A study by the London School of Economics, published this week (3 October), has linked high air pollution to an increase in traffic accidents.Â
Small increases in the level of nitrogen dioxide in the air are correlated with a rise in the number of traffic accidents in the United Kingdom, according to the study by the Grantham Research Institute on Climate Change and the Environment at LSE.
The research has been compiled by analysing a combination of atmospheric climate data, air pollution data from the UK Automatic Urban and Rural Network (AURN), road accident statistics from the Department for Transport (DfT) and additional weather data. The information was used to map incidences of high air pollution alongside the occurrence of road traffic accidents.
Analysis by researcher Lutz Sager, which is based on data for the period between 2009 and 2014, claims that a rise in the average concentration of nitrogen dioxide of just one microgramme per cubic metre is enough to increase the average number of accidents each day by 2%, with the biggest effect occurring in cities.
Mr Sager said: â€œAlthough it has already been shown that air pollution adversely affects human health and the ability to carry out mental tasks, this is the first published study that assesses the impact on road safety.â€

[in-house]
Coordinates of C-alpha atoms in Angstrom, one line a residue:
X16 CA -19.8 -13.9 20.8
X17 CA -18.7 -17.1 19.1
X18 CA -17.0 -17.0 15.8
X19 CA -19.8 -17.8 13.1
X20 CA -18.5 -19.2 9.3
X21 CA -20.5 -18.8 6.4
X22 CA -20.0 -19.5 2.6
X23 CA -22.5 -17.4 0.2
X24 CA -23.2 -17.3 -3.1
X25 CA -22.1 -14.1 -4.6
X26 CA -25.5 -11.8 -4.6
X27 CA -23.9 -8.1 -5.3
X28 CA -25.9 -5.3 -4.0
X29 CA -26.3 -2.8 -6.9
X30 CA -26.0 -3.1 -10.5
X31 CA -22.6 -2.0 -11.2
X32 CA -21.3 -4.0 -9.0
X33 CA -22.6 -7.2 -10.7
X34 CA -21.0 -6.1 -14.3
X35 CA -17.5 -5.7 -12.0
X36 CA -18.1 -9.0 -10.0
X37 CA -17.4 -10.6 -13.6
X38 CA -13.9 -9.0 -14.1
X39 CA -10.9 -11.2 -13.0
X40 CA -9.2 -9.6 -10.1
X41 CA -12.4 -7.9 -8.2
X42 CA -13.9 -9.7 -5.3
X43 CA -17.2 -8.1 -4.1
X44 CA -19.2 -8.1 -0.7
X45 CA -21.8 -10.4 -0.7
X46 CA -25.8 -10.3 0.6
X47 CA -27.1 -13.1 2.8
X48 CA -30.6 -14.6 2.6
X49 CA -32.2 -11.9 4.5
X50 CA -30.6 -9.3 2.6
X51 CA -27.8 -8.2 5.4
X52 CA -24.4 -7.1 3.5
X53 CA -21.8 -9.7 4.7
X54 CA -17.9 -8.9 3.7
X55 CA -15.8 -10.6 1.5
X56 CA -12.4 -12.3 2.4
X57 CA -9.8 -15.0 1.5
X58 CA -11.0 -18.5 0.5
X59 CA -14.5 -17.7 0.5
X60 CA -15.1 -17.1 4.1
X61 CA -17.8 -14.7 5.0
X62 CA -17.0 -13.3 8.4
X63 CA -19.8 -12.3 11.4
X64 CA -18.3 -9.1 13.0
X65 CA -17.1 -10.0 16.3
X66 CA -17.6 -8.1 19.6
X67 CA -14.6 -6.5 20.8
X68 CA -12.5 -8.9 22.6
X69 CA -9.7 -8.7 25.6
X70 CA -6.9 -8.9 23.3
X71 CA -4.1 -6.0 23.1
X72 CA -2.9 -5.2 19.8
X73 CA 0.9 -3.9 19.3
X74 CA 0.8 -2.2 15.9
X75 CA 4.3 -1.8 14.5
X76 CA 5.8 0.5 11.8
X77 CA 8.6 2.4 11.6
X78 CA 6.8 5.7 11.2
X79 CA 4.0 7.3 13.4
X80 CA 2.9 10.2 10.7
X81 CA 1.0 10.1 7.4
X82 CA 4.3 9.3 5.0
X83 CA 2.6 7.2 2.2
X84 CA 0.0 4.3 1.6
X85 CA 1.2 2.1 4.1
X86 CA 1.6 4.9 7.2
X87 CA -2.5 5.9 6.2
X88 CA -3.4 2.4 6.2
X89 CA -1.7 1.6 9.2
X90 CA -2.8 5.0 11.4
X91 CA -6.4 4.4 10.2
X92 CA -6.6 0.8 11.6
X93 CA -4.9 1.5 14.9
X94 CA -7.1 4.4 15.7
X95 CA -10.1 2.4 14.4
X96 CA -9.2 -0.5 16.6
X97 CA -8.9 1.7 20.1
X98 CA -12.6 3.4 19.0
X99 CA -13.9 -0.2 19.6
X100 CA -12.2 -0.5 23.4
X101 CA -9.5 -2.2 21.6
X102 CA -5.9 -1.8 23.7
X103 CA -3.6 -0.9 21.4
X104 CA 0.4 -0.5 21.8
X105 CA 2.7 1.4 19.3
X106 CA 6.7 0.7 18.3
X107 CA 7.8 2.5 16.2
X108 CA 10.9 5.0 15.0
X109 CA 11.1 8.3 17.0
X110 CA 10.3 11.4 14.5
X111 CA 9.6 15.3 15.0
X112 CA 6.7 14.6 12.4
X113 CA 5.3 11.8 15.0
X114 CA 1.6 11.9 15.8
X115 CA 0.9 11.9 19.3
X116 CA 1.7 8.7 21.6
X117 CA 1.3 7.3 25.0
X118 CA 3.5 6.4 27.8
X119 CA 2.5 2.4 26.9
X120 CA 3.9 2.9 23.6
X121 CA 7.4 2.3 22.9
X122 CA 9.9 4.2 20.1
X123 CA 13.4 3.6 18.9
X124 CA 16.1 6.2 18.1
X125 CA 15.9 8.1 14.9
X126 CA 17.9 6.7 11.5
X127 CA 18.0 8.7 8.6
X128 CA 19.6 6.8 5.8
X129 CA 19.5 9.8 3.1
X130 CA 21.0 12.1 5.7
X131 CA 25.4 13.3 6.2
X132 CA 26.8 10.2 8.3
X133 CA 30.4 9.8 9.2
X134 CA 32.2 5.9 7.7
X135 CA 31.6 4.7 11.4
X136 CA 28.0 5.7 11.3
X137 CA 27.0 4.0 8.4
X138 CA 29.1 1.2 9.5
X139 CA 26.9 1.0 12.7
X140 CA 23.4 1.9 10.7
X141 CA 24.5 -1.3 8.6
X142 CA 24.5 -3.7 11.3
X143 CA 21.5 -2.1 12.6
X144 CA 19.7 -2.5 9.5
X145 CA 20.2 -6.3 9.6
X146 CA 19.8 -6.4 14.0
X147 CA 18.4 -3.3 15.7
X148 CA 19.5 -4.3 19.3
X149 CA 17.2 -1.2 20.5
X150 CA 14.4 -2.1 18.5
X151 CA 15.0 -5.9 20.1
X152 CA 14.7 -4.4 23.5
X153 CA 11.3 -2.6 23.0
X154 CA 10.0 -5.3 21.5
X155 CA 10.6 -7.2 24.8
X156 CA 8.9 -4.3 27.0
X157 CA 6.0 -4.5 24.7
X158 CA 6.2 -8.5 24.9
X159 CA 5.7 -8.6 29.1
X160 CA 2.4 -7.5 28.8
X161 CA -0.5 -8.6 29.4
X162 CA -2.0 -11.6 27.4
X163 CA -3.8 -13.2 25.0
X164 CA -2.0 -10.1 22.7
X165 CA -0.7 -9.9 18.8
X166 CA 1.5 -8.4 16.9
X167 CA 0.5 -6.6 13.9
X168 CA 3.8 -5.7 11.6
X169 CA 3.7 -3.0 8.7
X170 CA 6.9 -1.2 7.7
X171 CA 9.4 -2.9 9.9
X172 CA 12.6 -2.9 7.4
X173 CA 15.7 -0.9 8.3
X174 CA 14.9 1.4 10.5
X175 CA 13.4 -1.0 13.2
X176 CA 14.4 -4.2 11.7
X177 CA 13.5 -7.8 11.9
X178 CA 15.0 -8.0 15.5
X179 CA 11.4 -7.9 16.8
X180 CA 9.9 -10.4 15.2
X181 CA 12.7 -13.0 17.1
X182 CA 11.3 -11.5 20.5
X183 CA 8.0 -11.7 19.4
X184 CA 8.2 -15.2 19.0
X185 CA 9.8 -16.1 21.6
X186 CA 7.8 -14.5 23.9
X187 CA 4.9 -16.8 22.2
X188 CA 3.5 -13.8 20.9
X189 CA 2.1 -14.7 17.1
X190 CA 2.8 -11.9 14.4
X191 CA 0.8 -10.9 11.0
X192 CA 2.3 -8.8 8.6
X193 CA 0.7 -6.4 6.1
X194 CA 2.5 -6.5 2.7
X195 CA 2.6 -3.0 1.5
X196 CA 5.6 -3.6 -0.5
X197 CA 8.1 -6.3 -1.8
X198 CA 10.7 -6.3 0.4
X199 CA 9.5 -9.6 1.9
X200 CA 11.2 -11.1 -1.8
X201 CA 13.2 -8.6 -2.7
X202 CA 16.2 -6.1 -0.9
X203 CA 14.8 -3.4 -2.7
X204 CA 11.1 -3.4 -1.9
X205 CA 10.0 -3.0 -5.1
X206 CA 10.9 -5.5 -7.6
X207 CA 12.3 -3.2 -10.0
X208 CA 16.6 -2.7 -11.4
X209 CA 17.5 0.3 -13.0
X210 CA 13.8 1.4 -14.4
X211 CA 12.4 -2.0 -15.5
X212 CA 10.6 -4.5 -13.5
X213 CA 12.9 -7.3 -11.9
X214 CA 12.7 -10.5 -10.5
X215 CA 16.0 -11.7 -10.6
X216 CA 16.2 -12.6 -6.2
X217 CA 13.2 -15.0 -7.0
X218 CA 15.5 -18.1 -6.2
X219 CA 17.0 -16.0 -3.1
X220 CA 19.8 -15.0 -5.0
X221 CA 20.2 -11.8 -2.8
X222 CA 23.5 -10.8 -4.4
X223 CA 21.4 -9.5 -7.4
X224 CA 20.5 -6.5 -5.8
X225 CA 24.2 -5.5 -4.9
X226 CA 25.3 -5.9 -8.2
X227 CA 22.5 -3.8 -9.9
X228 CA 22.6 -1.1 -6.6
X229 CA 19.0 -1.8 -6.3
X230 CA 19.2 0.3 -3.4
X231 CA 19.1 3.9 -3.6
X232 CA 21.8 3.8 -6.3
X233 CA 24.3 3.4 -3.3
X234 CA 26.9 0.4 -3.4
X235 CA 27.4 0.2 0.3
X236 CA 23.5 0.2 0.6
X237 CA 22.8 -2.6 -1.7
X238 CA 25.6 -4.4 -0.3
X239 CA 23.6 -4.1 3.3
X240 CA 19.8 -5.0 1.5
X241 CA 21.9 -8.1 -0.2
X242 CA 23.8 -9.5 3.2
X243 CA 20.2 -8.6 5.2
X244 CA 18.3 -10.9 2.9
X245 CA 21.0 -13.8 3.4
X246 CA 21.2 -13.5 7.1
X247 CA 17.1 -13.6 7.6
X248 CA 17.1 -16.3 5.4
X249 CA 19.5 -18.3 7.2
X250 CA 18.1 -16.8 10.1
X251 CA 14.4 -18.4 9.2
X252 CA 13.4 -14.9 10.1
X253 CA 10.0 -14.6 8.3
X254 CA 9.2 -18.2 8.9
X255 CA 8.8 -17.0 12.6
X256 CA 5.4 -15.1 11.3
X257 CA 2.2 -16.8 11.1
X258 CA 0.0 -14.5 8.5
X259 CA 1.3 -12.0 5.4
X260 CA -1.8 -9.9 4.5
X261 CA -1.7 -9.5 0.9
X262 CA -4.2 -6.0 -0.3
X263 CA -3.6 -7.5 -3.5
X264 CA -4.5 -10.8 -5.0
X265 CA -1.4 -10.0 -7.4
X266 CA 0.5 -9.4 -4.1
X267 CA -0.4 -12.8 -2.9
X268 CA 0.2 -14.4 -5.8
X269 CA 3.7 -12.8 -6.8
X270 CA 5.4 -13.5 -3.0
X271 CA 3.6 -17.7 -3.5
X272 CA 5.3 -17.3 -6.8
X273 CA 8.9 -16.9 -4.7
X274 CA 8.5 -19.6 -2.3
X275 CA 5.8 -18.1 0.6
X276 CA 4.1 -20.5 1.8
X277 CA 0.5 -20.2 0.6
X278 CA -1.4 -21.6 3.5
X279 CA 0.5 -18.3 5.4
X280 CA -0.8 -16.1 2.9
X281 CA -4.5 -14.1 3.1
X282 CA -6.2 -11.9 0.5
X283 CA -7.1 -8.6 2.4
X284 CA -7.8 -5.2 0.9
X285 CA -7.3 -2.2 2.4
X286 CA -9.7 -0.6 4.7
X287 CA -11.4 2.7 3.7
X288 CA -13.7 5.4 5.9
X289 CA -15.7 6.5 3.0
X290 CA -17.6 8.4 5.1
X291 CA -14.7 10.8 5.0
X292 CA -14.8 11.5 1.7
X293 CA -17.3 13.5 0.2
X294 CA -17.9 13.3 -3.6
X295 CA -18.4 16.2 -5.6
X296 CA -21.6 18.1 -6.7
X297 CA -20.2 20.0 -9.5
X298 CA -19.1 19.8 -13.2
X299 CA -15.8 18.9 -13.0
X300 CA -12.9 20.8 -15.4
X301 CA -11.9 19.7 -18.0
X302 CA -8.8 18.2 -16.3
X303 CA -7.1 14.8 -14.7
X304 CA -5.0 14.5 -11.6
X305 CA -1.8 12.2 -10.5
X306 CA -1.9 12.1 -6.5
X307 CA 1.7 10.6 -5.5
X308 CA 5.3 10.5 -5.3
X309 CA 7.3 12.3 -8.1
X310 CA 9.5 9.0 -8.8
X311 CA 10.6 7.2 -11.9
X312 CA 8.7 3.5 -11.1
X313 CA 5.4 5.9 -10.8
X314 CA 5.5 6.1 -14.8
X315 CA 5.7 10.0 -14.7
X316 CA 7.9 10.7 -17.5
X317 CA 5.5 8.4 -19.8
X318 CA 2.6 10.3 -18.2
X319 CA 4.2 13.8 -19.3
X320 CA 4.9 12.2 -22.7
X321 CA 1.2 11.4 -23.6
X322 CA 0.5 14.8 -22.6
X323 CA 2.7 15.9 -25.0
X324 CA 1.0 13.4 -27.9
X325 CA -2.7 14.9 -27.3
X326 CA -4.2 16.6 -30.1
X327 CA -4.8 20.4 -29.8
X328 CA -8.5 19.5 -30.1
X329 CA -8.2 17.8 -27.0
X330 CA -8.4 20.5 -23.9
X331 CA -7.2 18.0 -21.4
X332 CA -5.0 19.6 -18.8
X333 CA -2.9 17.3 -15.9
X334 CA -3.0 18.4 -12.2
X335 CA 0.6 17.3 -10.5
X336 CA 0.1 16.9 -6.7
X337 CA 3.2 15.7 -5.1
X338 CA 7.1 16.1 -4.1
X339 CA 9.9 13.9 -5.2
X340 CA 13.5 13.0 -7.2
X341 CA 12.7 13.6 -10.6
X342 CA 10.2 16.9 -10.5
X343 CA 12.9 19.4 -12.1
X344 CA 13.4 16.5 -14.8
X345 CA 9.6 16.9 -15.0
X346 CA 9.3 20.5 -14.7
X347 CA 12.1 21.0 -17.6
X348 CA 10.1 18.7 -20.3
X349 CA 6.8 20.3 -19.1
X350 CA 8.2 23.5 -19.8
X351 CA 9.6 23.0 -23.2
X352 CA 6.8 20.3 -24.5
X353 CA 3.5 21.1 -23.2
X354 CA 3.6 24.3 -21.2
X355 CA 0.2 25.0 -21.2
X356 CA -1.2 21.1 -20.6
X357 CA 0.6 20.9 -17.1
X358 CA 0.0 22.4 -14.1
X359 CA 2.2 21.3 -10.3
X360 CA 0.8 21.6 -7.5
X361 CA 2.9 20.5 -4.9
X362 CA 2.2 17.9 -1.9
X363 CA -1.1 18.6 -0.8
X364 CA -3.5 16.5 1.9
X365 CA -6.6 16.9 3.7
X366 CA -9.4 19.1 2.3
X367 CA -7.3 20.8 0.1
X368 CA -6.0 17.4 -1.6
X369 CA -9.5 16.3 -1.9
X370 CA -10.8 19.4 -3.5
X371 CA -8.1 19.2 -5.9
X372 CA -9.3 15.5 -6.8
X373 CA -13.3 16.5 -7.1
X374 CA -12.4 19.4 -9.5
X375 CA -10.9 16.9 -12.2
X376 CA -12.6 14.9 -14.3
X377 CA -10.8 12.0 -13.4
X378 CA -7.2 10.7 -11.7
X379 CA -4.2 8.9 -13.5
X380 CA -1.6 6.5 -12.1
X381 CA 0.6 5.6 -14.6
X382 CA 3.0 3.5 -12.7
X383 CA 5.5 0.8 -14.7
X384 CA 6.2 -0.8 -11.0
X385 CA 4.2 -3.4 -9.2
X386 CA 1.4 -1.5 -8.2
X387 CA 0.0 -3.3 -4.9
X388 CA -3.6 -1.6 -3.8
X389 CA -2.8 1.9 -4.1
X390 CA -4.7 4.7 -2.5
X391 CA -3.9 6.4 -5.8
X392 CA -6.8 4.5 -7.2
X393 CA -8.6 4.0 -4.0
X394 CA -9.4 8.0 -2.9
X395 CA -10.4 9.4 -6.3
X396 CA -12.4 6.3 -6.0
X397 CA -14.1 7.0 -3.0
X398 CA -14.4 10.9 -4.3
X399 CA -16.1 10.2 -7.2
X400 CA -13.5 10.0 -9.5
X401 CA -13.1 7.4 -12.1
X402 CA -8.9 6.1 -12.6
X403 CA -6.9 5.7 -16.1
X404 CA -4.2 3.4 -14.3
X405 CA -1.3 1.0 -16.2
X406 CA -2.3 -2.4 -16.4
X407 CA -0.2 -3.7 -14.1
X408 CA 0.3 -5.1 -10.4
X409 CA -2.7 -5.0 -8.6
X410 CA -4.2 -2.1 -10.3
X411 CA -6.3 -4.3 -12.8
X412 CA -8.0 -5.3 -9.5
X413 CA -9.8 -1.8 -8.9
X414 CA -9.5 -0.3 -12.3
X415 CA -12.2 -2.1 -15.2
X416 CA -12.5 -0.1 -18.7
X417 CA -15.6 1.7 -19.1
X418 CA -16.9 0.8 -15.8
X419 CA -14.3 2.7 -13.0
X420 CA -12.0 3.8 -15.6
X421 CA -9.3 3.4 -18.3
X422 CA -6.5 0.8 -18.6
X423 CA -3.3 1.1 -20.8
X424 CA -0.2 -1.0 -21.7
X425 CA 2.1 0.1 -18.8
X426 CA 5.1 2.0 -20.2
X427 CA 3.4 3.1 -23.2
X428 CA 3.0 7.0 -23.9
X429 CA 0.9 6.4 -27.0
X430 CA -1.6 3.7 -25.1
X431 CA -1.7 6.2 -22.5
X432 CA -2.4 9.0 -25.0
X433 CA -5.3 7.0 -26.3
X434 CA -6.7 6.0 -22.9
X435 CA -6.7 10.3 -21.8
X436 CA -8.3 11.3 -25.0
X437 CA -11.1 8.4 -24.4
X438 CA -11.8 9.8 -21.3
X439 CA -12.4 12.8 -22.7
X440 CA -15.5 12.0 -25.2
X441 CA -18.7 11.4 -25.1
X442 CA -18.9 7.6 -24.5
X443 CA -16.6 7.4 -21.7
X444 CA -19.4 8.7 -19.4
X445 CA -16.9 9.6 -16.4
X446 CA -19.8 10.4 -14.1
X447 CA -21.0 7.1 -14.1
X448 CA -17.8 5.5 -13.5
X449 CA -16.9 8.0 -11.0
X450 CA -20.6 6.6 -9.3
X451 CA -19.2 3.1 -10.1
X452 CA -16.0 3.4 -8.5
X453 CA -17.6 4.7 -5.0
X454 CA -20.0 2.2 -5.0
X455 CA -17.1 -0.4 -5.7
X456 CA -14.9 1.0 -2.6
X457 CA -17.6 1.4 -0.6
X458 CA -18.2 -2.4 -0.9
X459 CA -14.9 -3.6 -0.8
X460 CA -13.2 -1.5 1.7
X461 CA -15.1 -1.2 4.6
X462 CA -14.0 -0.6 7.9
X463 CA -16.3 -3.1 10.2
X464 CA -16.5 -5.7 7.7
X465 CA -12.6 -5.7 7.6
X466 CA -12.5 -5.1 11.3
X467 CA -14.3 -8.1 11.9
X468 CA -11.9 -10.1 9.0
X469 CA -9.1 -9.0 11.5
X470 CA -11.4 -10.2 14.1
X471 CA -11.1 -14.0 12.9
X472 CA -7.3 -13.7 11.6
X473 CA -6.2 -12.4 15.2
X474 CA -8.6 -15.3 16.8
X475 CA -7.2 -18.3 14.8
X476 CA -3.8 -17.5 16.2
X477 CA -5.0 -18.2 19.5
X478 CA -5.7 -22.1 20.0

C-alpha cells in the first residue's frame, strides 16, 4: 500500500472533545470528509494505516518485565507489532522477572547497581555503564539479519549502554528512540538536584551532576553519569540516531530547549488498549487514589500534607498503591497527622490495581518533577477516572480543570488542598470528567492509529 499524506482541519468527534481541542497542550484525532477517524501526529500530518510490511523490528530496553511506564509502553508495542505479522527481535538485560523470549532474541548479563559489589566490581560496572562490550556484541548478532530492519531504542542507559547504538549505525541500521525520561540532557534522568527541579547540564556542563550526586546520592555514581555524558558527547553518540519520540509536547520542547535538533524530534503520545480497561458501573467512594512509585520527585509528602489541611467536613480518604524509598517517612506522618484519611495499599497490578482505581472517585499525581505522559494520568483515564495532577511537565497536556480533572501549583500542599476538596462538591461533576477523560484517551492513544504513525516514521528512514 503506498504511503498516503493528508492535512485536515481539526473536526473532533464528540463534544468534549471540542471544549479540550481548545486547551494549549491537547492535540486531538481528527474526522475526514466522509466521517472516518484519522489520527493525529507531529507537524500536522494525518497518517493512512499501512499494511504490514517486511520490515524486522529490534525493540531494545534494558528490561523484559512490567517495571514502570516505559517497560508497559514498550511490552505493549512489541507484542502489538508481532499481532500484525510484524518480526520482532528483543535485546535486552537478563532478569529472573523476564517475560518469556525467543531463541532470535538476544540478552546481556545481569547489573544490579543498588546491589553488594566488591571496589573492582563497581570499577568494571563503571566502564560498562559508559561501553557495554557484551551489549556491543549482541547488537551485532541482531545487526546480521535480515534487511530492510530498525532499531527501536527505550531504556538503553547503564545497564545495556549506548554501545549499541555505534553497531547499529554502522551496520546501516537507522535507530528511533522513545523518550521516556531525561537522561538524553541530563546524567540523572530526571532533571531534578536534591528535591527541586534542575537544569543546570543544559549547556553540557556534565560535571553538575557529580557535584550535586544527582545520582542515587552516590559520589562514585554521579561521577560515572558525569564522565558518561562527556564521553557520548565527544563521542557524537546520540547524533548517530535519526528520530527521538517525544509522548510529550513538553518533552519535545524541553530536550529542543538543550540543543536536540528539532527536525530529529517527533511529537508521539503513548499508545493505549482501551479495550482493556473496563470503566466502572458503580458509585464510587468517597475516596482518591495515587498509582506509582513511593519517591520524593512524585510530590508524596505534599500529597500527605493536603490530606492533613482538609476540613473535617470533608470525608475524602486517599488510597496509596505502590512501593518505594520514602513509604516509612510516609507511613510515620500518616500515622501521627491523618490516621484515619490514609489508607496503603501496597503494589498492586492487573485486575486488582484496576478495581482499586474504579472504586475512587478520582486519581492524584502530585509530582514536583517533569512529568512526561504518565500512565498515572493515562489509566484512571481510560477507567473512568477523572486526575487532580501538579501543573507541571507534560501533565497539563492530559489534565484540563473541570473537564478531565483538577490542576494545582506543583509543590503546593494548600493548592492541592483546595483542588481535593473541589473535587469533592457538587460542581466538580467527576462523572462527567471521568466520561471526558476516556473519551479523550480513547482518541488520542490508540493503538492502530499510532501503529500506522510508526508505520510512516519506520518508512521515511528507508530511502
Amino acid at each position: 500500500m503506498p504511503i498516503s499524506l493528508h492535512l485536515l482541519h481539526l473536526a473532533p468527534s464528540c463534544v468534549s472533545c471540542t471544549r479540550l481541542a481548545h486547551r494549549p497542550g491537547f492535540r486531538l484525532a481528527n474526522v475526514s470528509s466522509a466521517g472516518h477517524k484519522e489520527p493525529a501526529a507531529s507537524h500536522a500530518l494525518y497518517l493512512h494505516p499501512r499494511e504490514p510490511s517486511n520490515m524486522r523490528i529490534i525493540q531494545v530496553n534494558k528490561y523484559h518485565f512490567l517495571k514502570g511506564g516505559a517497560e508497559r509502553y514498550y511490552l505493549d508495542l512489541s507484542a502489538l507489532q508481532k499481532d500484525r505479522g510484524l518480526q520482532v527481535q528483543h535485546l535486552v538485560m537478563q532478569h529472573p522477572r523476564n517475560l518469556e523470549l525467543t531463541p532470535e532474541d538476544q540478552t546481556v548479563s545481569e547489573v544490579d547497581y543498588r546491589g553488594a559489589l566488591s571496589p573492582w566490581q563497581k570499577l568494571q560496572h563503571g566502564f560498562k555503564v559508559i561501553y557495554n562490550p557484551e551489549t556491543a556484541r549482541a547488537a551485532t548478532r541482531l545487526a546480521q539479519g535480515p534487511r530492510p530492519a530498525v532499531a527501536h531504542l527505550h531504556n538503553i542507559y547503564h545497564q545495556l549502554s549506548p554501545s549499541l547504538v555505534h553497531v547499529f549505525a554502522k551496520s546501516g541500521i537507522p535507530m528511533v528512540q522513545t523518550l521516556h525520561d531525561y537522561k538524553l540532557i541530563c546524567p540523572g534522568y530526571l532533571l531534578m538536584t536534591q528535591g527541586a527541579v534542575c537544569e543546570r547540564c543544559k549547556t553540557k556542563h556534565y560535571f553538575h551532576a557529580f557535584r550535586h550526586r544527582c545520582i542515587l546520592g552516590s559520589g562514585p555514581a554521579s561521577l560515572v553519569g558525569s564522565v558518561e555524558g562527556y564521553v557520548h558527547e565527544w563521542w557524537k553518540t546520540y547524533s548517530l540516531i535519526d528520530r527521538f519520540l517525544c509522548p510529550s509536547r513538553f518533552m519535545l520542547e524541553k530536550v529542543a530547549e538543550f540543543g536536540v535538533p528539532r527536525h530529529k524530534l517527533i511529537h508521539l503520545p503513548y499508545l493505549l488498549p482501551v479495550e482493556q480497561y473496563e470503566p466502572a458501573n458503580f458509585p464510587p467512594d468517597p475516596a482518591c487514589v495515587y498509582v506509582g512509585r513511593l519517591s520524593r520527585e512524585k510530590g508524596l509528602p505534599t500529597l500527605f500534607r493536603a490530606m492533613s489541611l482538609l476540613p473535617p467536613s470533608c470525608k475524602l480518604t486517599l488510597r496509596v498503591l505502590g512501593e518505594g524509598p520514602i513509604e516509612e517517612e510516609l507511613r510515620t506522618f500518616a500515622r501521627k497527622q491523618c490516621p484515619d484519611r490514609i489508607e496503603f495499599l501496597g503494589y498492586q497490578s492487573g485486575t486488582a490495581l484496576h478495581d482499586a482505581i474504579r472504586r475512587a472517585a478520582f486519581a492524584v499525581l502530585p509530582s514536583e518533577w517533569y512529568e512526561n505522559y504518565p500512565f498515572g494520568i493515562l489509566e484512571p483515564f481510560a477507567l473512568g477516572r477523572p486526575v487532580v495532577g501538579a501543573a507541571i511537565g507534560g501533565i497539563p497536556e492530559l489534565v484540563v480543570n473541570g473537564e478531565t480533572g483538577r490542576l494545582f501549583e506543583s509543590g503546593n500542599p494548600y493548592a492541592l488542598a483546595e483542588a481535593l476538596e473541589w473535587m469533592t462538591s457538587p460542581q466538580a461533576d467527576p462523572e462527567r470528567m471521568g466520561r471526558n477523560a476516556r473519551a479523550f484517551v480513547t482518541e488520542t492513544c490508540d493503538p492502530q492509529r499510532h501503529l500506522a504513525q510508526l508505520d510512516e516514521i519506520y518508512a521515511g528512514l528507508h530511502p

While the analysis suggests a â€˜causalâ€™ effect of air pollution on road accidents, Mr Sager said he could only speculate about how air pollution might affect drivers.
Mr Sager said: â€œMy main theory is that air pollution impairs driversâ€™ fitness. However, other explanations are possible such as air pollution causing physical distractions, perhaps an itching nose, or limiting visibility.â€
He added: â€œWhatever the exact mechanisms responsible, the robust finding of a significant effect of air quality on road safety is important given the high cost of road traffic accidents through damage to vehicles and deaths and injuries to people every day.
â€œAlthough this analysis has used data for the United Kingdom, I think my findings are relevant to other parts of the world. These additional costs from traffic accidents strengthen the case for reducing air pollution, particularly in congested cities.â€
The study has beenÂ published as a working paper and will be submitted to a journal for publication.
According to the calculations, in areas like west London, which suffers from some of the highest levels of air pollution, a cut of about 30% in the concentration of nitrogen dioxide could reduce the number of road accidents every day by almost 5%.
Mr Sager said: â€œMy analysis suggests that the causal effect of air pollution on road traffic accidents measured in this study more likely stems from nitrogen dioxide or other pollutant gases rather than particulate matter.